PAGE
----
Cyprus: "Alarm Bells of Radiation Threat"

I'm sending along this article which has been forwarded to me.

Best, Imelda, Cork.

CYPRUS MAIL Friday, April 8, 2005

Alarm bells of radiation threat

by Jean Christou

A PHYSICS professor at the University of Cyprus has warned that safety limits for electromagnetic radiation may be too high, following a two and a half year study of electrical emissions around the island.

Dr Panos Razis, who presented his findings at a lecture on Wednesday night in Nicosia, told the Cyprus Mail yesterday that although most emissions in Cyprus were within set safety limits, other countries were reducing their limits as studies into the long-term effects were starting to emerge.

Razis said the Cyprus study honed on what the team had called 'problems areas' such as Polemidhia and Lakatamia, where people have reported cancer clusters, particularly in childhood leukaemia. He said in both areas the readings were within the set limits but this did not mean the emissions were not responsible.

"The safety limits that have been adopted are under constant modification in several countries and are becoming lower and lower!," Razis said.

He said the reason was because initial studies had been looking at the short-term effects only, such as muscular phenomena.

"But how it influences biological molecules like DNA and RNA... research is not advanced in that area. So if one considers what might happen on a long-term basis one has to be cautious not to have houses and schools very close to such infrastructure because science at the moment cannot say it is currently 100 per cent harmless. We cannot say that. It still needs a lot of investigation. Decades ago they could not tell that smoking causes cancer," Razis said.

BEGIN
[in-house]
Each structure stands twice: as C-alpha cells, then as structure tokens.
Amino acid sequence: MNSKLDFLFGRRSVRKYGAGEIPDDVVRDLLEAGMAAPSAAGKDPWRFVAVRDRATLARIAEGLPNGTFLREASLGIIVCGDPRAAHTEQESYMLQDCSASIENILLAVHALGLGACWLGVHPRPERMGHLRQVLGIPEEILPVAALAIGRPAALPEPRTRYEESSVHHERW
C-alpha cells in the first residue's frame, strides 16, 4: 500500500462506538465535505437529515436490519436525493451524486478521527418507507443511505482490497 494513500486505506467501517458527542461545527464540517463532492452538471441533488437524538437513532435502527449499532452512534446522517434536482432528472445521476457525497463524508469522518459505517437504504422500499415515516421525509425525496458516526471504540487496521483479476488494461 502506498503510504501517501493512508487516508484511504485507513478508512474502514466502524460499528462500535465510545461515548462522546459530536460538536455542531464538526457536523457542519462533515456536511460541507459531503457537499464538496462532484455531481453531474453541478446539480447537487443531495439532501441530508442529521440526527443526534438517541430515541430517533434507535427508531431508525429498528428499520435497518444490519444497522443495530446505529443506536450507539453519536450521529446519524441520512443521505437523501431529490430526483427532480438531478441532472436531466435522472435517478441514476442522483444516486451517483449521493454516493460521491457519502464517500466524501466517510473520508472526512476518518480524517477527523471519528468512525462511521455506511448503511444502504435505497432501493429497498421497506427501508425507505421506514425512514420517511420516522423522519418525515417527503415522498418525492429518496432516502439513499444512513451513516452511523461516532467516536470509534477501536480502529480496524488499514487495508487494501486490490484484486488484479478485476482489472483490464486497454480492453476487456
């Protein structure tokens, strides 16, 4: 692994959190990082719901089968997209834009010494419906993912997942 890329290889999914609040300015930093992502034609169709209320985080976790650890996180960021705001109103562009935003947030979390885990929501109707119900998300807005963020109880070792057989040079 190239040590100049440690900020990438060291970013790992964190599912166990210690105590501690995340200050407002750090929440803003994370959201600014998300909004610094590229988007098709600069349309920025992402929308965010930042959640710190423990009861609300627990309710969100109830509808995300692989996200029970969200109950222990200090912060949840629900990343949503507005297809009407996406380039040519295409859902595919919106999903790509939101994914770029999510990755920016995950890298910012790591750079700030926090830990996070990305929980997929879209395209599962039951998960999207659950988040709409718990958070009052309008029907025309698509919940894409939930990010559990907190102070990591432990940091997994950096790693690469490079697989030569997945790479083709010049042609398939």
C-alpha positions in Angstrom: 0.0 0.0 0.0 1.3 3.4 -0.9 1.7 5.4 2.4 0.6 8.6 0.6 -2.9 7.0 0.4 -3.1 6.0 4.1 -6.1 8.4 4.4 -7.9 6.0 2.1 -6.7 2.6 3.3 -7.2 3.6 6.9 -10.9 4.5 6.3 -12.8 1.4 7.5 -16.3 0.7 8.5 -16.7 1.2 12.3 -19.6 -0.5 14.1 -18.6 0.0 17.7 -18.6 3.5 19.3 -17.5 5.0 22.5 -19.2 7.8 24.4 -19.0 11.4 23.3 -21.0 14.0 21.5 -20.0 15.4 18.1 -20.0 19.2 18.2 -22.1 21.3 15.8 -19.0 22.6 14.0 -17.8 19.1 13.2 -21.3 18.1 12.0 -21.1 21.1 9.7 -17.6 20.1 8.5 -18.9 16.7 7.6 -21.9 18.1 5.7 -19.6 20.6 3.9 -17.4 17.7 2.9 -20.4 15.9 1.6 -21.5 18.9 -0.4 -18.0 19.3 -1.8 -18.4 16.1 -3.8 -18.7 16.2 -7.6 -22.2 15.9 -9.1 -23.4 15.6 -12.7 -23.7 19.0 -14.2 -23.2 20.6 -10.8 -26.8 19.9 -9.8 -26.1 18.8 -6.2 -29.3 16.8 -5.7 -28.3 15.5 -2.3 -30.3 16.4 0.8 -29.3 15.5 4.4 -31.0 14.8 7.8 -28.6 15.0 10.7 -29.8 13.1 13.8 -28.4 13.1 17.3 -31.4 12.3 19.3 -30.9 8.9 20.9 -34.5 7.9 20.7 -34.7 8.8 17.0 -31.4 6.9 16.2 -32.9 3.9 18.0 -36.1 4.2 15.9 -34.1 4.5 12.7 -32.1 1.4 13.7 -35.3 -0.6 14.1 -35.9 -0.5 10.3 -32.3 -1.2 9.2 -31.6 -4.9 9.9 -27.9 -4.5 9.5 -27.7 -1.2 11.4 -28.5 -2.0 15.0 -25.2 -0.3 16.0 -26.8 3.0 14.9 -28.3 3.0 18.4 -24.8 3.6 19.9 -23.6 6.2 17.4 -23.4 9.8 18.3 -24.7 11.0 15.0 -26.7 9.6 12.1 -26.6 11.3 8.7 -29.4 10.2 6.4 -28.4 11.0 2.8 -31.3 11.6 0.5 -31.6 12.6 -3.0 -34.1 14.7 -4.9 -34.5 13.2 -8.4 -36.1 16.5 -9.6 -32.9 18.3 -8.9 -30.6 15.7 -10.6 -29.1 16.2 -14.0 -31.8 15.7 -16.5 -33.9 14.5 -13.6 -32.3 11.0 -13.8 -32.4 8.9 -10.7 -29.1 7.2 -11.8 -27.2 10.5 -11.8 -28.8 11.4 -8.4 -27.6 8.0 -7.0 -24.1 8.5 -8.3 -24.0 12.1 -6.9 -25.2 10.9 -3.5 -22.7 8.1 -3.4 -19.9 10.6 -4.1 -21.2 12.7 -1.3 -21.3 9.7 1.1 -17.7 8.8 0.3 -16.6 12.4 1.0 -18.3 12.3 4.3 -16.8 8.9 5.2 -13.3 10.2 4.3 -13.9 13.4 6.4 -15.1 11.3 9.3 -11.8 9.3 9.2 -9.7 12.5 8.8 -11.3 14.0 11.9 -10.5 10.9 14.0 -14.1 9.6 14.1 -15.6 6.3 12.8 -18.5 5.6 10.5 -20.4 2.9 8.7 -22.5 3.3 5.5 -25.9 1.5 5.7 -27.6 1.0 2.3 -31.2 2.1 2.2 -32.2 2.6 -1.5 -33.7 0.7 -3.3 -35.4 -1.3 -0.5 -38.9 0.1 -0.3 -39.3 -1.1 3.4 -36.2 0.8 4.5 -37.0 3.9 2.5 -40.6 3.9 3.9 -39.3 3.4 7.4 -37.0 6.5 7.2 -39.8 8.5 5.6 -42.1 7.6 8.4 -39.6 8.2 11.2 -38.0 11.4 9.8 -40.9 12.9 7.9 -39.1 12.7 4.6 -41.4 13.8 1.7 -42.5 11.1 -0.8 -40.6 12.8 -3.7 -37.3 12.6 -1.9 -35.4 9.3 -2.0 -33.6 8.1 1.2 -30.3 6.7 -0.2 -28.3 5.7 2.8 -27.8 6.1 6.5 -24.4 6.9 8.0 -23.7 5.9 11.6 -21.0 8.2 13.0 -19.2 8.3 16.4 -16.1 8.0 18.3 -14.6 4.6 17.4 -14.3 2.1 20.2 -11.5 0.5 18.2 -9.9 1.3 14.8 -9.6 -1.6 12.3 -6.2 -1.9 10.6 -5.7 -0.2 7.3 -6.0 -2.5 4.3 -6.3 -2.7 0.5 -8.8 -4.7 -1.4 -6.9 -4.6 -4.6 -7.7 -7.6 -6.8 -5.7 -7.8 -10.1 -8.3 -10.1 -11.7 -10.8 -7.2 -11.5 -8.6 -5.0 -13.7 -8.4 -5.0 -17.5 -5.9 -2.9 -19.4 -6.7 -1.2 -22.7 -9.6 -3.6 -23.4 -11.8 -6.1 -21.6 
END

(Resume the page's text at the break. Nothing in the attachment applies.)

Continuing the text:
Razis said international studies had shown that children exposed to over 0.4 microtesla of electromagnetic radiation had double the risk of getting leukaemia. "The safety limit is at 100 microtesla," said Razis. "This was a real worry factor because if there are problems at 0.4 microtesla or even if there is an indication of problems but no proof, it is still worrying. ! It seems this was not a statistical fluctuation."

Razis said the study team had found children's bedrooms in some places in Latsia were only three metres away from outside pylons and electrical wires.

"We were getting relatively high readings but not higher than the safety levels set by the EU. But we also know that many countries are reducing these safety levels," he said.

Razis said there were also apartment buildings in Nicosia where residents were exposed to electromagnetic radiation the equivalent of watching television close-up for 24 hours non-stop.

"Again the levels were lower than safety limits but as a scientist one has to be relatively careful," he said, adding that electromagnetic radiation did not affect everyone in the same way, and some people not at all. "It's a matter of resistance of our molecules to such things," he said. "What the scientific community is trying to establish is whether humans have a certain threshold, because electromagnetic radiation has a cumulative effect. It's different for every person but children may be more susceptible. Their findings are different from the adults because their immunological system is not fully developed."

Another areas of concern Razis established from the study was the fact that people were allowed to build so close to pylons without anyone stopping them. "This should not be allowed right underneath high voltage cables," said Razis. "There is practical rule of thumb that one shouldn't be allowed to build inside a certain distance of about 30 metres from pylons."

He was also concerned about electricity and telecommunications workers on the island, saying they were in many instances exposed much more than the general population, as readings at electricity substations had been quite high.

"Because they are paid more, should they be allowed to be exposed to a higher level of radiation? I don't find this a very logical argument," he said, adding that the state should take responsibility for their protection.

"People who are exposed to higher than normal levels but which are still inside safety limits should be aware that research is still going on. Most in the scientific community don't believe in the current limits because they don't cover the long term effects," Razis said.

Copyright © Cyprus Mail 2005

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